OPINION: Guyana is in a dark and dirty place

Last Updated on Wednesday, 26 June 2024, 20:25 by Writer

by GHK Lall

Corruption is more than a cancer. Corruption is more killing Guyanese by a thousand cuts. Corruption is embalming Guyana while its citizens are still alive. First, the vital national organs are removed. What this country has left is the people that fall under the shell of inhabitants. Citizens are too high a branch to be aimed for, to harbor any hope of touching. In moving forward, I accuse no one, nor condemn and judge anyone.

The critics were roundly booed for highlighting corruption, its incredible scale, the insidious reach of its tentacles, the heights to which it soared. Those not ignored were targeted and attempts made to mash out of public existence. Then the Americans came with their announcement. I have never seen such an overnight conversion among political heavyweights. They are now holier than me, which is rather easy to achieve. But in all their newfound integrity about corruption in Guyana’s top political presences, there is still the greatest reluctance to let yesterday be a culture of the past. Not a past just denied or attempted to evade, but a past truly and comprehensively abandoned with the life stamped out of it and, for good measure, strangled to the last breath squeezed. From my interpretation of post US Treasury Department via OFAC developments, some elements were conspicuous. Nobody in the PPP Government denied or dismissed or sought to minimize what was tabled. It is good. What would be better is if the PPP leaders who are making so many impressive speeches about what they are planning to do about corruption mean what they say. That is, follow through with energy and passion on their public commitments. Corruption is such an addiction for the PPP that discovering principles is not enough, though a good start. The party’s top brass must clean up the group’s act, not just its image. All the rum bottles and other temptations (think of corrupting people) must be thrown away, with a steely mind and unflagging determination. The PPP as a party and a government have been given a chance at rehab. Neither has checked in yet, and if it is done, the issue is how long that will last, if the will is there. Public anticorruption oaths must be powered by private anticorruption resolve. If not, it is the same way, same leadership contradictions and trickeries, same political sicknesses plus crimes.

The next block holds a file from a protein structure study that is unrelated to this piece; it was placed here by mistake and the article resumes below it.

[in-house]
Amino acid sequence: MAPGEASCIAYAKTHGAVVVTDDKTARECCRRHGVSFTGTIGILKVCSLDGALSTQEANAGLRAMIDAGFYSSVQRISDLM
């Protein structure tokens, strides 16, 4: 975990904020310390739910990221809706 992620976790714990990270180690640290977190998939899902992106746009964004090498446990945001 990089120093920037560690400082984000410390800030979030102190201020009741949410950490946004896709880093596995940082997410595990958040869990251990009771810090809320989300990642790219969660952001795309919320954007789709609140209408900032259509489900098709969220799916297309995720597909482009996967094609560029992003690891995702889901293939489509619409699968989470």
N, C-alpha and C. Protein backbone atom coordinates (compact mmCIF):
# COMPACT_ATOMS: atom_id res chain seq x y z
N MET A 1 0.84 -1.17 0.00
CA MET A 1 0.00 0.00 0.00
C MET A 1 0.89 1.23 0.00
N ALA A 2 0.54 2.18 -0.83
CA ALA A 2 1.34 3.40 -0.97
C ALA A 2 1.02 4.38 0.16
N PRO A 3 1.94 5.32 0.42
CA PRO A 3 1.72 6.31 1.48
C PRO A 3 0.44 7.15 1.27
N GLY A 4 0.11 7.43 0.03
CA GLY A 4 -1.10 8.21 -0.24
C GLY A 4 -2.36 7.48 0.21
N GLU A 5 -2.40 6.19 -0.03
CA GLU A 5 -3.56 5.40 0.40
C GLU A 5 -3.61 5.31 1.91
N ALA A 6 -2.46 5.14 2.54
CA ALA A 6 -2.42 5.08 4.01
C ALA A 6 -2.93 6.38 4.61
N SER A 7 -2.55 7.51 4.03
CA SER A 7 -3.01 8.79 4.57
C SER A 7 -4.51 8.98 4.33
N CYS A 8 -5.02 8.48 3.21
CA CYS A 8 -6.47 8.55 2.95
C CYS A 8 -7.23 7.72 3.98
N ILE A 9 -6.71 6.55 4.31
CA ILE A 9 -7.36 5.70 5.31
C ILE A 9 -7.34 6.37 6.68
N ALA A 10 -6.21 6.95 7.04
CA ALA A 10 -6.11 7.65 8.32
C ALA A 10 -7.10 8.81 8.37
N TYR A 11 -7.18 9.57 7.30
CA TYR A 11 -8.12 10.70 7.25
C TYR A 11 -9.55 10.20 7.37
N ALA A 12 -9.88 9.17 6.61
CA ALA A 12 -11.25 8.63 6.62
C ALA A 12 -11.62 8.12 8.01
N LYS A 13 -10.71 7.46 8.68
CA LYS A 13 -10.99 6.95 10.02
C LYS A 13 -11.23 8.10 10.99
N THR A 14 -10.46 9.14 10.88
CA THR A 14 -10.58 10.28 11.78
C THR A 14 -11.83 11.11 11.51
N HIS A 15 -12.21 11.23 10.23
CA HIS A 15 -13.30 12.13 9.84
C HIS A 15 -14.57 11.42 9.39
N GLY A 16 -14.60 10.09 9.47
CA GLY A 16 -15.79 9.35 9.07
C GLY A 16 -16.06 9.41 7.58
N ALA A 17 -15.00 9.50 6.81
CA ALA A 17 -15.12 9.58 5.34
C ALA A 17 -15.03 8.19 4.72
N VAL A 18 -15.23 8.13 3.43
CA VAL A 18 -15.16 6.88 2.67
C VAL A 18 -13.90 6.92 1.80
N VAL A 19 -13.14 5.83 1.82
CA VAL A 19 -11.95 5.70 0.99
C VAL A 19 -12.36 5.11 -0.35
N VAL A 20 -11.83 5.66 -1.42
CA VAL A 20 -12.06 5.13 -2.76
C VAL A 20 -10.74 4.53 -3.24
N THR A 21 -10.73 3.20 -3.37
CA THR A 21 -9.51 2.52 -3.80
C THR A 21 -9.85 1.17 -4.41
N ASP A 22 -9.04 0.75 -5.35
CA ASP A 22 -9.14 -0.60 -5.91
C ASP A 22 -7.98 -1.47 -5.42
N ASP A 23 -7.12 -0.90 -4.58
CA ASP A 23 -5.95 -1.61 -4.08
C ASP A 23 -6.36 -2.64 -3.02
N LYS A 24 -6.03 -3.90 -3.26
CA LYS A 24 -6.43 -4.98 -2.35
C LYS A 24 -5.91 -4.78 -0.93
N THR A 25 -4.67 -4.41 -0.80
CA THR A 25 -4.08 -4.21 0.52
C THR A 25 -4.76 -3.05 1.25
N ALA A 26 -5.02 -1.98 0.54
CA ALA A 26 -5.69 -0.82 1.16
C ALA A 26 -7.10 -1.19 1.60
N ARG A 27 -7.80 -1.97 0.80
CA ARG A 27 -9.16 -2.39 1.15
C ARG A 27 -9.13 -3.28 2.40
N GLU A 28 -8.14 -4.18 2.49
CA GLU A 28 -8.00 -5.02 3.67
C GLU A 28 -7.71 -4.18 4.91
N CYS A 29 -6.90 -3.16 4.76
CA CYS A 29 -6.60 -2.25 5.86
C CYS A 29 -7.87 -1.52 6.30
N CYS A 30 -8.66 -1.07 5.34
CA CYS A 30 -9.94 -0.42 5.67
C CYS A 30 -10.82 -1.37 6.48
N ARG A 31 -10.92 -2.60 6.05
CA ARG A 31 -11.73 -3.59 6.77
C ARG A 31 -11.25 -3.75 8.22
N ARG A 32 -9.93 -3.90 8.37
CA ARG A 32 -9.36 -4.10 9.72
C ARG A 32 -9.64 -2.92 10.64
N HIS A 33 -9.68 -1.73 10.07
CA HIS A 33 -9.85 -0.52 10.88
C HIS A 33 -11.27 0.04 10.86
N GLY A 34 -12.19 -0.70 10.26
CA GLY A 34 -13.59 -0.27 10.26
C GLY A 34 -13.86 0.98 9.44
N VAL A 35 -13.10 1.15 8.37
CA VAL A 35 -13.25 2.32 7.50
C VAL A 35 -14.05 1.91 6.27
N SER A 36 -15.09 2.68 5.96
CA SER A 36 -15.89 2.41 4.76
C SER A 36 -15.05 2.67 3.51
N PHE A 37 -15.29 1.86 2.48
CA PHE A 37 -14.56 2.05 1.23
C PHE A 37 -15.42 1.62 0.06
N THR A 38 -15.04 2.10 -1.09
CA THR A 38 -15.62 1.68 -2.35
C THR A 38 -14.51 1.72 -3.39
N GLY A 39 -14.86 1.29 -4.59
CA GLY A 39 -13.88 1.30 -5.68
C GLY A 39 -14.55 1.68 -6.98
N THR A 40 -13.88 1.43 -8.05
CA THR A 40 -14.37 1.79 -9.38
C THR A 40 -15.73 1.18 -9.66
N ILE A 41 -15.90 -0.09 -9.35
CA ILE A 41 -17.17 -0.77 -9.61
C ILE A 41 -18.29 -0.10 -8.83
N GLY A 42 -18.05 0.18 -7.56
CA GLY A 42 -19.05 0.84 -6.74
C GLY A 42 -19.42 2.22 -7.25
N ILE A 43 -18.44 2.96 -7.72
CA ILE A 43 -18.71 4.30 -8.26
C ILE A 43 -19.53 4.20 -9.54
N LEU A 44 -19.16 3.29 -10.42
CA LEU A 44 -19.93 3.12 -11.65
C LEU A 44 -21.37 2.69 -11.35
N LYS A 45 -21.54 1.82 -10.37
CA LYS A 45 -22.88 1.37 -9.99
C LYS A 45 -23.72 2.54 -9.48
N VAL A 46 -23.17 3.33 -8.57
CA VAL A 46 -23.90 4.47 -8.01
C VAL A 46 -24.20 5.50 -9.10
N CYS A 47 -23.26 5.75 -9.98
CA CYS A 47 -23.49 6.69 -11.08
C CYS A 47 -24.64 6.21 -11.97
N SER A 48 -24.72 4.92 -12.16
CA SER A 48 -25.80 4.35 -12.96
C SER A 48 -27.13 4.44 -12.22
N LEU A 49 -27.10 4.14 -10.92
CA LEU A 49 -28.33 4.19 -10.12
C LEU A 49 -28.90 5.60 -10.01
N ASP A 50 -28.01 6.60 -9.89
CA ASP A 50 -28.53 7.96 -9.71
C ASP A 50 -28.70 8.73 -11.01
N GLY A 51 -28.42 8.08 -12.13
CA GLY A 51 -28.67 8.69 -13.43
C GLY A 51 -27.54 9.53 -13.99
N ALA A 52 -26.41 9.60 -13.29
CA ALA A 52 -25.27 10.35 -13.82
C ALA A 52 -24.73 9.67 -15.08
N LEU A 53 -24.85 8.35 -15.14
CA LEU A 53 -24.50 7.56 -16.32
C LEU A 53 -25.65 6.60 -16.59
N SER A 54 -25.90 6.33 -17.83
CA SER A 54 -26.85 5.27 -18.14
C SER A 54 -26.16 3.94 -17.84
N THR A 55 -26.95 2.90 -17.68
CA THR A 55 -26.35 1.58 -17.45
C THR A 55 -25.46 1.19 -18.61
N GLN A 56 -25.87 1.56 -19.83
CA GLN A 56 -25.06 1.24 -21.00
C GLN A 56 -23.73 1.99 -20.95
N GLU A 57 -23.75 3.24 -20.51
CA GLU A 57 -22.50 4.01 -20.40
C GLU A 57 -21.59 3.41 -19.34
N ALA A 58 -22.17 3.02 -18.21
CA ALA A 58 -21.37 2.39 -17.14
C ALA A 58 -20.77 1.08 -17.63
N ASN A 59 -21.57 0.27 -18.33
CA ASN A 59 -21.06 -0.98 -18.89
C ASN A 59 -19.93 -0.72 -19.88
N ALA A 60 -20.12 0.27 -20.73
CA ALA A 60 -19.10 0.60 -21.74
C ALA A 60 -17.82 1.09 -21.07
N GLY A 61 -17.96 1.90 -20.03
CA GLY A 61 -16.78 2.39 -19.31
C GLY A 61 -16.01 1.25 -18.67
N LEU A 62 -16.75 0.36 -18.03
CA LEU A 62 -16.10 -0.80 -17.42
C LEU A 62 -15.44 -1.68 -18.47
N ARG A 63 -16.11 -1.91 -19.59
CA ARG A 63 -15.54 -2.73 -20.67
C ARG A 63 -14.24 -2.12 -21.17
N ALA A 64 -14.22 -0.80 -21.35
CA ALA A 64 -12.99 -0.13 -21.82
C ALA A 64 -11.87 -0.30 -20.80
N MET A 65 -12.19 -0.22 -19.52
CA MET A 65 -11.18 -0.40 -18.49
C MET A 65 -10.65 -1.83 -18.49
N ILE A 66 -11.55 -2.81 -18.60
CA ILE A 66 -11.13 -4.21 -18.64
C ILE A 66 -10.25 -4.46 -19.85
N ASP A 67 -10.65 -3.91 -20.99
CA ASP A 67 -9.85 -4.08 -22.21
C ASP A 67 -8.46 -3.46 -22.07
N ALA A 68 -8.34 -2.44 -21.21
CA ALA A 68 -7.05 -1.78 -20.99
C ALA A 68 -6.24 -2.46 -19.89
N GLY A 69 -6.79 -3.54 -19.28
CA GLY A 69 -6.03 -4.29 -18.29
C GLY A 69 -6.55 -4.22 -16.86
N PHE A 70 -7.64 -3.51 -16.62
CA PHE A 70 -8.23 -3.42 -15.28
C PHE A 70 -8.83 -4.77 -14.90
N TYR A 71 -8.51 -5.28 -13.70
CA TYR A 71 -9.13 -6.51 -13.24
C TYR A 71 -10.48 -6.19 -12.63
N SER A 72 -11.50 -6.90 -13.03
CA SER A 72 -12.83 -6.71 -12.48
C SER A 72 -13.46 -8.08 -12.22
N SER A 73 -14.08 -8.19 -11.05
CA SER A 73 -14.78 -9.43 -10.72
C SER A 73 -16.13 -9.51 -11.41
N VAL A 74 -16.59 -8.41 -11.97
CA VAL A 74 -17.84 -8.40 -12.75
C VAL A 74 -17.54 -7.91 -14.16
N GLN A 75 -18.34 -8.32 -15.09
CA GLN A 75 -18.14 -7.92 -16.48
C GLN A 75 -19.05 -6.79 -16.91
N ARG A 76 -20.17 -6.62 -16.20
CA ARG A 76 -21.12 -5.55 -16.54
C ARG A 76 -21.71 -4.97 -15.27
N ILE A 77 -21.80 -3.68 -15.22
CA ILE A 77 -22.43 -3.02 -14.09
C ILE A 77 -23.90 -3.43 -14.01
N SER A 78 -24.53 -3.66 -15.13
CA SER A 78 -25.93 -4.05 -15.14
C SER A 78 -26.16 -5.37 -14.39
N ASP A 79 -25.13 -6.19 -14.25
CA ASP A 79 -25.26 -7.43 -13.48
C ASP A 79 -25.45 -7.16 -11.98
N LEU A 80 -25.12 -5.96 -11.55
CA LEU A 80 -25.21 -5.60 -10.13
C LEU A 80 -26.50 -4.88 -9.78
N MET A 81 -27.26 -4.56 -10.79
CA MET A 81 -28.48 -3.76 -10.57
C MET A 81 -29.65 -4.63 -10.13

Next, the PNC readies for its internal elections. And what do Guyanese hear about again? Allegations of corruption dogging PNC internal business and processes. Records are not available or not produced. Plus, lack of accountability. So, what else is new? When the major opposition party is in this questionable state, as alleged by a ranking insider, then there is scant confidence in what to expect next year, if not likely more of the same. This is not a polity. It is a national pestilence, and it has one root and one trunk. Corruption, as alleged, as reported, as perceived by citizens of both the PPP and PNC. But there are stupid people like me who hope for a better Guyana. There is willingness to concede that the problem lies on this side of the street.

Next, following a Financial Times article, President Alistair Routledge of Exxon has the unmitigated gall to pronounce critically, contemptuously, and carelessly that Mr. Glenn Lall, the publisher of Kaieteur News as a “political aspirant.” Whether Lall is or isn’t, Mr. Routledge overstepped his boundaries, and was arrogant enough to interfere in a purely domestic development that may or may not be. By what right did Mr. Routledge arrogate that posture to himself, make that call? By whose wink and nod, whose leadership feebleness, can this American come here and does not give a damn about how he shatters whatever vestiges of self-respect Guyana has left? Only in a thoroughly lost country, one willing to subject itself to any kind of kick with a smile, could something as what Mr. Routledge did ever cross his mind. What dastardly corrupt national culture and corrupt governmental processes give a visitor, a guest, a noncitizen such as Mr. Alistair Routledge this vulgar smugness to take it upon himself to meddle in matters purely Guyanese? When a country is allowed to fall this low, because its government is lower, then there is no pride left, no rights of citizenship remaining. (More on this obscenity from Mr. Routledge later.)

Lastly, 10 new puisne judges have been announced. There is passing acquaintance with two of the names. Names only, not the individuals. They enter under a judiciary portal that has seen better seasons re competence, ethics, and expectations. I wish them well, that they will make a different kind of contribution, lift the bar. To manage expectations, however, when the degree of ethics present in the realms of the judiciary is subject to critical scrutiny and unsatisfied states of mind, then it is an extension of the reality of how high and how deep the corruption scourge has devastated Guyana. From sitting government to leading opposition to the local oil supremacist, to even the judiciary, corruption is no longer crime, culture, or crippling cardiac condition. In Guyana, corruption is the national religion. Corruption is the one God worshipped. And loved. And obeyed. Corruption is the only reality.